Reference News Network reported on February 7 The new media said that Tana City, north of Mumbai, used containers as a school to successfully attract street children to school. The number of street children in India is estimated at 1 million, and at least 6 million children between the ages of 6 and 13 are still out of school.
According to Singapore’s “Lianhe Zaobao” on February 7th, Reuters reported that Tana City, north of Mumbai, India, encouraged local street children to go to school and used containers as schools near the residences of these children to successfully attract street children to school and lower the street. The dropout rate of children.
Tana officials forced the parents of street children to send their children to a regular city school. However, these children are absent if they are late or drop out of school soon.
As a result, local officials and non-profit organizations have partnered to set up the first container school in an intersection of one of the busiest traffic lights in Tana, one of the busiest traffic lights in the city.
The classroom of this small school was converted from a container of about 10 meters by 3 meters and can accommodate 35 people. The classroom is brightly coloured with fans and lights, alphabet and digital tables, as well as a teacher's room and storage shelves. There are swings and slides outside the class.
The school’s 27 students can use the library, borrow toys, and shower in the bath every day. There are also lockers on campus for them to store uniforms and books to avoid damage or being stolen. In addition, doctors and hairdressers regularly check and cut hair for students.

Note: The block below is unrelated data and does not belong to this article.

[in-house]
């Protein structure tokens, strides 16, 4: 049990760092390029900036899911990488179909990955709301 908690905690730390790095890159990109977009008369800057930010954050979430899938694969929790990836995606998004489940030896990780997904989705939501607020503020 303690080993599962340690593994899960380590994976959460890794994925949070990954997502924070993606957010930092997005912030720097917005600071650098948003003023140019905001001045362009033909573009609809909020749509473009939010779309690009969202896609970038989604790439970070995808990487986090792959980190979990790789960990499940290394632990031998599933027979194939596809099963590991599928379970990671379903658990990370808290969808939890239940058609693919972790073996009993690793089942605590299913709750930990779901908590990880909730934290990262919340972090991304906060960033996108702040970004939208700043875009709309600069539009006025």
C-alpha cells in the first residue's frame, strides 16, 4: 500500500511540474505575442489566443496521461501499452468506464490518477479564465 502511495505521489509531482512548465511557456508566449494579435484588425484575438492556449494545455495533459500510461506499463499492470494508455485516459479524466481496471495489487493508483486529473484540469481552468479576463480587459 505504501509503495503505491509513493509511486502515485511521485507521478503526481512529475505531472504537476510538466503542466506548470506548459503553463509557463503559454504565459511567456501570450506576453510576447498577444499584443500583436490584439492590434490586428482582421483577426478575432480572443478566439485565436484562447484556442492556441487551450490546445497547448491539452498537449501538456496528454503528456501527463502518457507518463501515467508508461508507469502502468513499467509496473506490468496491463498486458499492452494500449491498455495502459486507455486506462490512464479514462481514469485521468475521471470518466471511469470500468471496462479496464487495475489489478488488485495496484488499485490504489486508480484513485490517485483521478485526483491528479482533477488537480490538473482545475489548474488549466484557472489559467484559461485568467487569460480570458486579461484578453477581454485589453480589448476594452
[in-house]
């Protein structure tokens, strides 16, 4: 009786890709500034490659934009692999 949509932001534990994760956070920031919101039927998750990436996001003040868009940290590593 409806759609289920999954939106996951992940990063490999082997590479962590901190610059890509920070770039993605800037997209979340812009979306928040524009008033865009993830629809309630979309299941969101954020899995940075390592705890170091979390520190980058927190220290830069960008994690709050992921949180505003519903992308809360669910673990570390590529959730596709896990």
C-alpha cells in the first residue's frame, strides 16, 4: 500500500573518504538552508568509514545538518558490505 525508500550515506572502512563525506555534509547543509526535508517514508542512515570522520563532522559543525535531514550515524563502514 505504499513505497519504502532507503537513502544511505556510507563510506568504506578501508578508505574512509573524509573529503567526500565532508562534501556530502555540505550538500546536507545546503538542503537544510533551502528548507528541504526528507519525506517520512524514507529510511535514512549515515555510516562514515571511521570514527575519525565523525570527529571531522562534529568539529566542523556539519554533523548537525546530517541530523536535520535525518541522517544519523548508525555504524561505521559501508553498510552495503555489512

In order to help some children to help their parents sell jewelry and flowers during the morning and evening peak hours, the school arranges classes from 10:30 am to 5:30 pm. In the first few months, the teacher taught the children the importance of neatness and the habit of getting rid of food and reaching out to beg.
After the container school, the street boy no longer dropped out of school.
Qiao Xi, deputy director of the administrative department of Tana City, said: "It is a daunting task for parents of street children to send their children to school. This means that they have one extra person to earn extra income... but they change their minds and the community is completely Accept this program. This is the best solution for a city that is crowded and facing the problem of nomads."
There are no official figures for the number of street children in India, but some charitable organizations estimate an estimated 1 million people, and there are 37,000 in Mumbai alone. Most street children migrated from rural areas to cities with their parents in search of a better life.
These immigrants often cannot afford to rent even the cheapest houses. They have to sleep on the sidewalks or elevated roads in the cities around Mumbai such as Tana, and usually do some casual work, sell decorations, and beg beside traffic lights.